• Appears that the HF net was really only check-in. There was no formal message traffic passed. While the net-control was able to hear and speak to most all districts and conducted a professional level as net control. The main thrust of the exercise seemed to be to verify that all counties could be reached via HF
  • Some Counties used FLMSG for ICS traffic. Others used WordPad to create and pass exercise traffic. When FLMSG was used, W4COV (not VDEM) asked me to stop and use WordPad instead
  • After the initial 40m check in, VDEM Digital NCS (N1XP) left the net and remained offline for the entire exercise. Nothing heard on 80m. 40m was open throughout the exercise
  • VDEM should set a single procedure for passing ICS traffic—FLMSG or WordPad
  • VDEM should maintain a digital NCS throughout an exercise.
  • Need to improve FLDIGI support at the EOC
David, KG4GIY running the SimCell
David, KG4GIY running the SimCell

In all, the exercise was a success from the PWCARES perspective, although I would say it was less than successful from a section level. Because they did not pass traffic, there was no indication of how the traffic would flow or if the net would be able to handle it. Traffic sent to the section from PWCARES was not transferred.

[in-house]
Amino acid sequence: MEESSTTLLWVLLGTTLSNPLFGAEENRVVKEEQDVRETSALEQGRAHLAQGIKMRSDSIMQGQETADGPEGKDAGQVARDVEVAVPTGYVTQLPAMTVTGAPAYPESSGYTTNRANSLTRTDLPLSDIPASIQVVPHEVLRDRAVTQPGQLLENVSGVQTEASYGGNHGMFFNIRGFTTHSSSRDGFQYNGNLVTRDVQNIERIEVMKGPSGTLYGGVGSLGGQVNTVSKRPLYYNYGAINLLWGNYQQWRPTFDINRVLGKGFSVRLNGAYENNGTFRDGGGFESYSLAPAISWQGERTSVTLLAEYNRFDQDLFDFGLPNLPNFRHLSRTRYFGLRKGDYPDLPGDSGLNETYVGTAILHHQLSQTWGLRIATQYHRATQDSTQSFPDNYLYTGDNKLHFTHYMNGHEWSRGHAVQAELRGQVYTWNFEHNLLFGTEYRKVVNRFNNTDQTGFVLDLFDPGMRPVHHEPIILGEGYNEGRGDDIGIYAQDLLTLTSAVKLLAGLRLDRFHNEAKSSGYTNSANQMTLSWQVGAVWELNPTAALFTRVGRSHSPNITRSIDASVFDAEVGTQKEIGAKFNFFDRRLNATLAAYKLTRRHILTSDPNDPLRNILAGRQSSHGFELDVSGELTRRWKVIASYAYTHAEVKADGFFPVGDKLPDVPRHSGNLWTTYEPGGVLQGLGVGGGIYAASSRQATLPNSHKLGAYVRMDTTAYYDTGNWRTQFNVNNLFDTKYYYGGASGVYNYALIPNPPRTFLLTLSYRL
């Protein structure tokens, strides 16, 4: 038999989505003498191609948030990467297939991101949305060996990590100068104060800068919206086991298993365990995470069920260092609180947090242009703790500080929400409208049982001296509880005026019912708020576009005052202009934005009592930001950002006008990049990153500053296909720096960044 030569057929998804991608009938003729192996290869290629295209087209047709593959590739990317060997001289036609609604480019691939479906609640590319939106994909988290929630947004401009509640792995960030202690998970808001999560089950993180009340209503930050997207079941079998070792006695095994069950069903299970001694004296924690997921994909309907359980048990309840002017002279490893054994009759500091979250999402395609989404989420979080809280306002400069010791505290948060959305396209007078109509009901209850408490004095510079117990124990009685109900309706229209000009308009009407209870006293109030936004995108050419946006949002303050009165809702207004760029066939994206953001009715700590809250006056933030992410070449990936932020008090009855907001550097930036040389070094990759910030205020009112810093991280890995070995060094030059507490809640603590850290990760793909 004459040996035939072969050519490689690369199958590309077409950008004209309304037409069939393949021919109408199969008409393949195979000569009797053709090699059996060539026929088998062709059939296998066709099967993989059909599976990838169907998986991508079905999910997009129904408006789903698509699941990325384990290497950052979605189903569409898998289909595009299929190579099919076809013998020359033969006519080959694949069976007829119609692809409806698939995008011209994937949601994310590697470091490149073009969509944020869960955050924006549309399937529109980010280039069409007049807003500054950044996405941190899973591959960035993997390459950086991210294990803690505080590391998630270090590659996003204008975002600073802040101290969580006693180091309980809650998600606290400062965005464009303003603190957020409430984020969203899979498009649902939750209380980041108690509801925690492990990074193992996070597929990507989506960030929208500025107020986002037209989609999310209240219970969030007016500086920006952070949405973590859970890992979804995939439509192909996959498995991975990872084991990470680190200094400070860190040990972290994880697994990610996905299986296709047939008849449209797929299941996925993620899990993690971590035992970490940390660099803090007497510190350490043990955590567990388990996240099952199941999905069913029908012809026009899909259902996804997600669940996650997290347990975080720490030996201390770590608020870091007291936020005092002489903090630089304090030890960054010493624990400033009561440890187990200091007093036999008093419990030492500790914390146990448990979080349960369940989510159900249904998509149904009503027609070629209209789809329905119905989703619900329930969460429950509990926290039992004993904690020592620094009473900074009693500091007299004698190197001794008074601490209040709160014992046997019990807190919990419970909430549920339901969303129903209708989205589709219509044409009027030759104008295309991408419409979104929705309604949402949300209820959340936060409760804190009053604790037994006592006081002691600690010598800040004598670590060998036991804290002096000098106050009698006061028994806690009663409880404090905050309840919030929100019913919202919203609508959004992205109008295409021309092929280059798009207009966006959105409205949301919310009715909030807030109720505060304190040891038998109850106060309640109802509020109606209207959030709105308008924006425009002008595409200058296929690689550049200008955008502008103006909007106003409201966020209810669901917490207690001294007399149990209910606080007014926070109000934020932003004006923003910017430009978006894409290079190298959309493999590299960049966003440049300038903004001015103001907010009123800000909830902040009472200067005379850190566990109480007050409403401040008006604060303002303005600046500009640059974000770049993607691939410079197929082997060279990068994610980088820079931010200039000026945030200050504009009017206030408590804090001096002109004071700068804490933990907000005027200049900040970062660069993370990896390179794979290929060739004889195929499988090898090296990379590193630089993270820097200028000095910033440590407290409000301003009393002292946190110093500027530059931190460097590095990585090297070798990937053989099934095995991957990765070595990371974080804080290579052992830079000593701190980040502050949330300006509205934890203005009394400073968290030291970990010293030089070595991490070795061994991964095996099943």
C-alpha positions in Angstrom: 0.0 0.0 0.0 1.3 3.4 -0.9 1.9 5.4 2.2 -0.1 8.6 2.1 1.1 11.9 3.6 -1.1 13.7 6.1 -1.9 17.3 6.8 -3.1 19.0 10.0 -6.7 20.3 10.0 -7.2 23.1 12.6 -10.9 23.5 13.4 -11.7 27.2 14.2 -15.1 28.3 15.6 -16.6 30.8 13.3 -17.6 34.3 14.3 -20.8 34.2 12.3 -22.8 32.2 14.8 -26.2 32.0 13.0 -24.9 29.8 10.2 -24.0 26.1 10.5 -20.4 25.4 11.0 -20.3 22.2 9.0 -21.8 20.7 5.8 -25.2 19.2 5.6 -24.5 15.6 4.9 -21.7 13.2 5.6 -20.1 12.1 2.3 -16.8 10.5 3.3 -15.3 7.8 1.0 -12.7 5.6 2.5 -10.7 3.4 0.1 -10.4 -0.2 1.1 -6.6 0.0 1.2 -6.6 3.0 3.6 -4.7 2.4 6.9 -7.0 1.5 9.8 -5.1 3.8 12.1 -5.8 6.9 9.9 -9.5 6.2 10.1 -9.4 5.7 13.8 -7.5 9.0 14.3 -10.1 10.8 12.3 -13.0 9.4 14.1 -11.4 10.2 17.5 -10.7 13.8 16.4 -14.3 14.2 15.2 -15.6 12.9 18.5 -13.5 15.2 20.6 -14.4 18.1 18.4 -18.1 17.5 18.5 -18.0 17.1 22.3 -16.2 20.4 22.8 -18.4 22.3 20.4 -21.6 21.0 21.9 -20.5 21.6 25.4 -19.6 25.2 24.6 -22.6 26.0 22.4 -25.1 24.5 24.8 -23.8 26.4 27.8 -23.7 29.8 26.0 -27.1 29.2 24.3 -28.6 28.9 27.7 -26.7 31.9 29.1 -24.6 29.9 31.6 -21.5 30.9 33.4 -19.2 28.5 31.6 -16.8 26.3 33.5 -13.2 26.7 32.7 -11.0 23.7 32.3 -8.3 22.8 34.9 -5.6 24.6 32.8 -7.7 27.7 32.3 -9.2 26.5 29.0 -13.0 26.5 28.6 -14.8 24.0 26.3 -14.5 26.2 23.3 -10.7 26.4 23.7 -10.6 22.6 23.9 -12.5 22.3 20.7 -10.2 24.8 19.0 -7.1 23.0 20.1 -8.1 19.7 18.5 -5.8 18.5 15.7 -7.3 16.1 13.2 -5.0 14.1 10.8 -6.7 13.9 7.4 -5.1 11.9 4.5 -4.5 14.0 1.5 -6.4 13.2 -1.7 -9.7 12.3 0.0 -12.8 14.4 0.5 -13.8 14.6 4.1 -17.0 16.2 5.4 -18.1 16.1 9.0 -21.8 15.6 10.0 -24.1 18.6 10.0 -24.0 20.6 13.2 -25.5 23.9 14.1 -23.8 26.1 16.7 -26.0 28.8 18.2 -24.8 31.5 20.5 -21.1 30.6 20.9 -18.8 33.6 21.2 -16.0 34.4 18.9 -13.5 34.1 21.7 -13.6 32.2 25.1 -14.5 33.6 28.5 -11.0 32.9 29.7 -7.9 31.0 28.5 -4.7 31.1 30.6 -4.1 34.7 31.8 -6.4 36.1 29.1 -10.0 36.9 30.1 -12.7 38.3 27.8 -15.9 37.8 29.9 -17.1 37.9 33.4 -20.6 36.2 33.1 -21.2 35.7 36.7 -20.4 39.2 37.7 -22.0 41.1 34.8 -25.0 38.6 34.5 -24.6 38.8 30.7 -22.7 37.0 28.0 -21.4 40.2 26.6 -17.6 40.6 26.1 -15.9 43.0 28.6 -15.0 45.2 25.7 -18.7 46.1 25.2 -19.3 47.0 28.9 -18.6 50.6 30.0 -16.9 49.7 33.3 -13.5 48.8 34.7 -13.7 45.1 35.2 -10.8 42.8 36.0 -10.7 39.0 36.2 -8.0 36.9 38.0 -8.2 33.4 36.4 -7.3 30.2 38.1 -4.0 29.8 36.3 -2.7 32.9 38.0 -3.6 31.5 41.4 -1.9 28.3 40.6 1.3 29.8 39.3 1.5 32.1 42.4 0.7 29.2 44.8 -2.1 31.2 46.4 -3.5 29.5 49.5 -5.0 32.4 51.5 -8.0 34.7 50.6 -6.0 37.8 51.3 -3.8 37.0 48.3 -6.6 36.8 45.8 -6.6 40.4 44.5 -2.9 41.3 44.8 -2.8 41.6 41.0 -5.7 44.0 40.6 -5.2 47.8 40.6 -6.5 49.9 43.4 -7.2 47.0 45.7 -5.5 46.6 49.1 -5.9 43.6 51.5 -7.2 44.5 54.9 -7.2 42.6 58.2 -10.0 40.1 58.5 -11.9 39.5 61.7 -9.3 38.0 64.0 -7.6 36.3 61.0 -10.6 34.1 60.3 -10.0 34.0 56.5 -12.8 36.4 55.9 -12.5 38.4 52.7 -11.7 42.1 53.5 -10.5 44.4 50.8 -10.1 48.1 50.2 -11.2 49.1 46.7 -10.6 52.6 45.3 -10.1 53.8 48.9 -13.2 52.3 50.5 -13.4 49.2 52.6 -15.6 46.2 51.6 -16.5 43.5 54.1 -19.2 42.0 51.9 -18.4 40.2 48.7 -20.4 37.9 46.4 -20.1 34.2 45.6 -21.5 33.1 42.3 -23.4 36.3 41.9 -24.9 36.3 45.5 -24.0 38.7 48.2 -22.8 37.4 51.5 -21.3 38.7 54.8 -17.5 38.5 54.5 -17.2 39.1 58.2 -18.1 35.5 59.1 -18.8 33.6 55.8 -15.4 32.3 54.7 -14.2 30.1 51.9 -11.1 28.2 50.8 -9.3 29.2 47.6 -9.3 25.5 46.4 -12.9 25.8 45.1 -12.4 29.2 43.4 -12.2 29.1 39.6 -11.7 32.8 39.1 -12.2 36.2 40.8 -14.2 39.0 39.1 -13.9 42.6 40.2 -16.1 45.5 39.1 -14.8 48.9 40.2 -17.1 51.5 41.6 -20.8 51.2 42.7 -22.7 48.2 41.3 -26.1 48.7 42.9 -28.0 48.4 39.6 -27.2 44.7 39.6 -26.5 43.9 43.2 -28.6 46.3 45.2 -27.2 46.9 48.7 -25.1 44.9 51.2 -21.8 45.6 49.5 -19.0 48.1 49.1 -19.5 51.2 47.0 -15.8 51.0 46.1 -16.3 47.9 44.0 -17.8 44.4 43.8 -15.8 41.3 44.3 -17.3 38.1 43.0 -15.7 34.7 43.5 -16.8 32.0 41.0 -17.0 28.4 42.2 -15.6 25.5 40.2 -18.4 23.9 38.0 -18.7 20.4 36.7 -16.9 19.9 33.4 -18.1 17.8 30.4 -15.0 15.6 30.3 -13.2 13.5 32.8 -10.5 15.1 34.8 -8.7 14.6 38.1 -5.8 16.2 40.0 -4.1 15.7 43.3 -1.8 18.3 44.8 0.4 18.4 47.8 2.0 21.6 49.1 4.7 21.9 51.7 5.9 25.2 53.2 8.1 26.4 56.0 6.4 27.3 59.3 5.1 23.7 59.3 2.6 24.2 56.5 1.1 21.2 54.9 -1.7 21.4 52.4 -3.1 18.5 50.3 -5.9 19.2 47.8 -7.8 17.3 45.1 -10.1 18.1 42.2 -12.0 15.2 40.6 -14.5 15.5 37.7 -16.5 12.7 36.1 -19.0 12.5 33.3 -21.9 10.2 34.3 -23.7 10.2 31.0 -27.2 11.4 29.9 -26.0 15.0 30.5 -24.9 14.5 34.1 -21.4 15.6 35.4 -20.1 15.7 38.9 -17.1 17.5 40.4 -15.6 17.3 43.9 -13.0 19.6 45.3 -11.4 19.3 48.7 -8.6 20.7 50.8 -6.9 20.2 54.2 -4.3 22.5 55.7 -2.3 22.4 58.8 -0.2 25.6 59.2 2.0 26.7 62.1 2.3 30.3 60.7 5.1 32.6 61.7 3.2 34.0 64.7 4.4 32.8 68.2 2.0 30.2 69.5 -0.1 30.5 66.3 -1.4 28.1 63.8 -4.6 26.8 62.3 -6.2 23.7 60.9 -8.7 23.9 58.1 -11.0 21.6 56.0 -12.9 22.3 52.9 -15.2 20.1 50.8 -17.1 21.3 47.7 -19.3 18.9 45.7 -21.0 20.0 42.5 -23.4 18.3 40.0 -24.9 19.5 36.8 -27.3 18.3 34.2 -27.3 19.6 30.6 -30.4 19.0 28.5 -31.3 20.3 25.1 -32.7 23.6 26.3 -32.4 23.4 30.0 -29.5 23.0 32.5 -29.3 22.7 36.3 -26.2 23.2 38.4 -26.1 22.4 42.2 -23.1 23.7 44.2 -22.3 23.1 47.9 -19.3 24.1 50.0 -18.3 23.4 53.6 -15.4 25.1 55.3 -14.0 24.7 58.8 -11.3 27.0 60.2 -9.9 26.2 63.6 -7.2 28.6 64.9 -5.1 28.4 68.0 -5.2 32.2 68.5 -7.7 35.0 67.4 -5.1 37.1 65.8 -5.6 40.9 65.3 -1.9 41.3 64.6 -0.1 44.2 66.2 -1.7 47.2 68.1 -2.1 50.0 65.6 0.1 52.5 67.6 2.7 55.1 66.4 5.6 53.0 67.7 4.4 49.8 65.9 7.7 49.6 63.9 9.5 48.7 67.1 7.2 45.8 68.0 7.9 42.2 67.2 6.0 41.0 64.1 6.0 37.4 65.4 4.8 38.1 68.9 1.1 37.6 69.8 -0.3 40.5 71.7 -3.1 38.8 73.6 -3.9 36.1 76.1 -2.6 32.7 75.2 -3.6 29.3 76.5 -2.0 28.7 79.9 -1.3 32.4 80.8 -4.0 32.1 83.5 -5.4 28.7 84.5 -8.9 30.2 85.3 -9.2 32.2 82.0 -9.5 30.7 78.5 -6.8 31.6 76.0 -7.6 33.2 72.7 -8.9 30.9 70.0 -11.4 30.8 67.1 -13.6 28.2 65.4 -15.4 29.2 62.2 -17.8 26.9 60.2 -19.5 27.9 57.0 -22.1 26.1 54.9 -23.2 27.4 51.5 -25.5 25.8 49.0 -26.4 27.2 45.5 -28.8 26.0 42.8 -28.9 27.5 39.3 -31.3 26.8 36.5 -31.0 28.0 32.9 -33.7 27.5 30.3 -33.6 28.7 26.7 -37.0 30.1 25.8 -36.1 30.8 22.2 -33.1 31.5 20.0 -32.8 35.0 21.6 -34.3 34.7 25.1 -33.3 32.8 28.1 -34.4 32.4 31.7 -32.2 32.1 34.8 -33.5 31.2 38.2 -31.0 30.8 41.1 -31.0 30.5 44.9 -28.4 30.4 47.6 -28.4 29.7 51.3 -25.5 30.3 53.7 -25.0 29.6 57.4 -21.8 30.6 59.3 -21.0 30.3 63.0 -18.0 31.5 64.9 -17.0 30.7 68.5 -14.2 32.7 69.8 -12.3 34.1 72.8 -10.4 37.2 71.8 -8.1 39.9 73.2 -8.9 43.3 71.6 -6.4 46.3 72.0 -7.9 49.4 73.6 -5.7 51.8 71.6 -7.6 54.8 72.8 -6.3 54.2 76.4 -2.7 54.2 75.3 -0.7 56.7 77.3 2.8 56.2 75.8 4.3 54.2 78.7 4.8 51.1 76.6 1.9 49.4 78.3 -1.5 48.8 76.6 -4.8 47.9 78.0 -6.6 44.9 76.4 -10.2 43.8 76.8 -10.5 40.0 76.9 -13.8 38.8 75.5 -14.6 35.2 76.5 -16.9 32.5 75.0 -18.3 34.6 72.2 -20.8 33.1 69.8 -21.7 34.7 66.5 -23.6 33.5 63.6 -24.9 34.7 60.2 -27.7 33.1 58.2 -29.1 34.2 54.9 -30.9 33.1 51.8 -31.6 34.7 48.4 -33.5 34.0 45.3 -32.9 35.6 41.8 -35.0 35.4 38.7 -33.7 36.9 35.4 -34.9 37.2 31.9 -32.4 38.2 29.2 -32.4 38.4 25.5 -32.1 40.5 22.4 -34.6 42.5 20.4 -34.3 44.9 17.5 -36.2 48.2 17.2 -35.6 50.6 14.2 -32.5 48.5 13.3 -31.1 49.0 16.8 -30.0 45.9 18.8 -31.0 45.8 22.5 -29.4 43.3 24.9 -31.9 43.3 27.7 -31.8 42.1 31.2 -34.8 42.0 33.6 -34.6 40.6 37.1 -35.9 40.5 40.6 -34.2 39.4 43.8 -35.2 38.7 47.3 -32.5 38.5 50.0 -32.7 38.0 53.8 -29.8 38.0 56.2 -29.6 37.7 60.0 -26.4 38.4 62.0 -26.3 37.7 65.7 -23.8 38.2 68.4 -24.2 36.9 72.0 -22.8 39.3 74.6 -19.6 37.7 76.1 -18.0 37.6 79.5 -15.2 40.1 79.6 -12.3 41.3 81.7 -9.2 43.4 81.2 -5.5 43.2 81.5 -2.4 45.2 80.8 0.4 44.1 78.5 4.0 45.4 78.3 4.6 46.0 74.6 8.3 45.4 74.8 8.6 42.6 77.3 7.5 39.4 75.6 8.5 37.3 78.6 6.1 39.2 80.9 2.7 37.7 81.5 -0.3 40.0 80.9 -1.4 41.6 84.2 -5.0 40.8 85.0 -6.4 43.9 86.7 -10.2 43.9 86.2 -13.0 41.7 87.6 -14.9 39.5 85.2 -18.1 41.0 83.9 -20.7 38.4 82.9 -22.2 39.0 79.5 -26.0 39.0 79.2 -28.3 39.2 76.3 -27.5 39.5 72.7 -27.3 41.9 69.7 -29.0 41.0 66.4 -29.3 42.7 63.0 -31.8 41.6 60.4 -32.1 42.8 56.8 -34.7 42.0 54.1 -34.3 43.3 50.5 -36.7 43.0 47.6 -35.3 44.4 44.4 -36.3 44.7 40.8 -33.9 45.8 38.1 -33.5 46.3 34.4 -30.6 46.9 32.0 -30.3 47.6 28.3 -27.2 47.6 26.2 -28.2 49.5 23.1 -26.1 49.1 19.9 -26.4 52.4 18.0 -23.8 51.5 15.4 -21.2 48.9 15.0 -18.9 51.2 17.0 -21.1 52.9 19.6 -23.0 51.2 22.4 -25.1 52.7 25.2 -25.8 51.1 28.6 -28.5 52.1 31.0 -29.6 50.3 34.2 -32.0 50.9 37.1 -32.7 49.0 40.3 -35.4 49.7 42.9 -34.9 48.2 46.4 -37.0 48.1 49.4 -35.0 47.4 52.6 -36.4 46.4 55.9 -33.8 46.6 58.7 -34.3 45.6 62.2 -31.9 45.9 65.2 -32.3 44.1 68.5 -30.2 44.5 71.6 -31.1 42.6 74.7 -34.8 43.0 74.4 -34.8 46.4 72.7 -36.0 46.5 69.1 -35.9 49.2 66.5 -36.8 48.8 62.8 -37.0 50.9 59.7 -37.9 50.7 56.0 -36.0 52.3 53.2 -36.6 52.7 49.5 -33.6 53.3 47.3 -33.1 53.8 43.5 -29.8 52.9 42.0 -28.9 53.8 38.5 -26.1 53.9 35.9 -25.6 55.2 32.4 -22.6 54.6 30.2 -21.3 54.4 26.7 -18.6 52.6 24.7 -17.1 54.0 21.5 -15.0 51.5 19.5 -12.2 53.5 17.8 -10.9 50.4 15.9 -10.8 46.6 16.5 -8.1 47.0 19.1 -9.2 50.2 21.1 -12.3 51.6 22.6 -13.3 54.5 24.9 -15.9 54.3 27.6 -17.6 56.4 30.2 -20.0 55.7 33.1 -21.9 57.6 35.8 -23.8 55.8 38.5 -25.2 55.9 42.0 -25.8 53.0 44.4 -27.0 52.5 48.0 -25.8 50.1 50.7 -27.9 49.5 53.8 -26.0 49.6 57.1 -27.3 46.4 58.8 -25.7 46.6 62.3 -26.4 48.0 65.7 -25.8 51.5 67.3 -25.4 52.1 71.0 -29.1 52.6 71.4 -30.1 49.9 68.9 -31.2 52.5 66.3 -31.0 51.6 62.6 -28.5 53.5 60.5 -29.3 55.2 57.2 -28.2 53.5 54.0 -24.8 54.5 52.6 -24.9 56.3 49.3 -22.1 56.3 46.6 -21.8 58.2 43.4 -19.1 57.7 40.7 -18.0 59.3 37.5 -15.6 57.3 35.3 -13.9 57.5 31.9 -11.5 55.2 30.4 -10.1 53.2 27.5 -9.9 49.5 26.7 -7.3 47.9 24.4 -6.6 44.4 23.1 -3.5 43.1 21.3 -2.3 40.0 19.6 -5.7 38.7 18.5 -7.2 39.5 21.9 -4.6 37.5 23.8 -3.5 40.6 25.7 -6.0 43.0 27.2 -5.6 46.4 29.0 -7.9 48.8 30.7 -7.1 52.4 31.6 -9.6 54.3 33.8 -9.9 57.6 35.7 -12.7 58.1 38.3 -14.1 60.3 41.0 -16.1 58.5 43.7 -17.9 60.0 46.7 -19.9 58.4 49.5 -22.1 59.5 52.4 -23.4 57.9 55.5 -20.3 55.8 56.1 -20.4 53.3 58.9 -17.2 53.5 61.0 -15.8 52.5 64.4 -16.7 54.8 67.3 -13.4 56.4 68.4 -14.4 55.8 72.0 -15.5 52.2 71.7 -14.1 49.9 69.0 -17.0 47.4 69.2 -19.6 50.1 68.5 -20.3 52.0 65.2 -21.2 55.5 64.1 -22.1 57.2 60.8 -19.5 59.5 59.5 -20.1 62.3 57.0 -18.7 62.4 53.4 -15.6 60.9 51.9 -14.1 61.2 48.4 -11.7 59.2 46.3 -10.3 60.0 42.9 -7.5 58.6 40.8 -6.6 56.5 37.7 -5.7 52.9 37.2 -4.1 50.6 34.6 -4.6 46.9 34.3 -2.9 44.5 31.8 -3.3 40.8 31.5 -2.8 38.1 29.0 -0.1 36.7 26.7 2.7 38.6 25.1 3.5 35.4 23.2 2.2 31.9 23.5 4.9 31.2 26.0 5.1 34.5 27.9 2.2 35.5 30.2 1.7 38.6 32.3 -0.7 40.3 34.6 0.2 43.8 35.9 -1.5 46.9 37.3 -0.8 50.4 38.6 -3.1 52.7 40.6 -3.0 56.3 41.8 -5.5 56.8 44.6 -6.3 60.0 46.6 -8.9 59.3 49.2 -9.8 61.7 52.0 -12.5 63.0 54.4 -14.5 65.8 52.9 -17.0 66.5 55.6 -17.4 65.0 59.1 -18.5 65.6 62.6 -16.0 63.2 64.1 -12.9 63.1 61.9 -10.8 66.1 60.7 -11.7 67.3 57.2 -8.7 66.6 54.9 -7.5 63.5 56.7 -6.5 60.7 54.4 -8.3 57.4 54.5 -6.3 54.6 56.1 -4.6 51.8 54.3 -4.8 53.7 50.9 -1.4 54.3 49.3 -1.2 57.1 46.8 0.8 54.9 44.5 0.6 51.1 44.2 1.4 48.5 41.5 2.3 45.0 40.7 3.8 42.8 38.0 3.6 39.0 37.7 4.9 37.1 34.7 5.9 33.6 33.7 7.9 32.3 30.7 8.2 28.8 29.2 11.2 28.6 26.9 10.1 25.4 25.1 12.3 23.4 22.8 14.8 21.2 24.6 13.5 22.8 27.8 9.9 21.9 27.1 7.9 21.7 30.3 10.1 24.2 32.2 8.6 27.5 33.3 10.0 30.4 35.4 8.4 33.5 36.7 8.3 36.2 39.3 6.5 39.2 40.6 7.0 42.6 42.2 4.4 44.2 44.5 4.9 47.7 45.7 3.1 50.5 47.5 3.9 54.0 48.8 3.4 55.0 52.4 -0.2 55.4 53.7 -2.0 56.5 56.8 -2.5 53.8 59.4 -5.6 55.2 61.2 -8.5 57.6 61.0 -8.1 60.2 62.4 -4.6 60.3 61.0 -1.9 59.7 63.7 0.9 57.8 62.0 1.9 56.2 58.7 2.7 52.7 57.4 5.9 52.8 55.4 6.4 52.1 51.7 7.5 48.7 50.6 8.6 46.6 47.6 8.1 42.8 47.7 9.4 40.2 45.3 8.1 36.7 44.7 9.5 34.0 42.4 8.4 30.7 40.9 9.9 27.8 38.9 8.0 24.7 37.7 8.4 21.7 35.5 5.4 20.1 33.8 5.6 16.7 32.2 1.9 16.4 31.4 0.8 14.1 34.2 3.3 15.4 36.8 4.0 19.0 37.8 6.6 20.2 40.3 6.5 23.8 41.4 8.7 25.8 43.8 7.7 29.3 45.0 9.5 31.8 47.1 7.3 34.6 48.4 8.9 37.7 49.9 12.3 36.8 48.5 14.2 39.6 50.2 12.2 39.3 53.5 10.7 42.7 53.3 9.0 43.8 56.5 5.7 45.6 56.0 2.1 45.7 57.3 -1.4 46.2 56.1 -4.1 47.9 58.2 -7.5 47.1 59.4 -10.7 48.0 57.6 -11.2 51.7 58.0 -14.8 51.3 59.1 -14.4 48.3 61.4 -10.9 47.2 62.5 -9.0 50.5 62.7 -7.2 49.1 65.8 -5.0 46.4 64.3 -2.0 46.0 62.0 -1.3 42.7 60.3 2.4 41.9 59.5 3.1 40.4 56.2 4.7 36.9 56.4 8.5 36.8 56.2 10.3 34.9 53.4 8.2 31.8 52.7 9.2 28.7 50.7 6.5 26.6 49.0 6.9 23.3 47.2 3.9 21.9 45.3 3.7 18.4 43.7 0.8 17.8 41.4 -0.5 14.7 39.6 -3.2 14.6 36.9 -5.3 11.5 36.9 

Thanks to the cadre for their participation and to Andy, KJ4MTP, for the photos.

July Training After Action Report

On Saturday, July 16, 2016, PWCARES conducted our regular training outside at the Prince William County government facility. During this training we did two things:

  • Learned how to remotely control a station using TeamViewer[1], remote control software
  • Practice digital communications with FLDIGI

Remote Control

Chuck, KA3EHL, demonstrated how to remotely control a radio. The use case for this is in case we have to use HF, but we cannot run wires. For example, at the EOC, where the building has to remain secure. There are two parts to the system.

Chuck working the remote station

Chuck working the remote station

 

The first part is the remote system, a laptop running Windows and the TeamViewer software. The second part is the host station, connected to the HF radio, running TeamViewer software, and additional digtial software and radio control softwere. Chuck’s radio, an IC–7200,[2] comes with control software, but you could easily use FLRIG if your radio supports it. Chuck demonstrated sending a message with FLDigi, set to the Olivia[3] transmission protocol.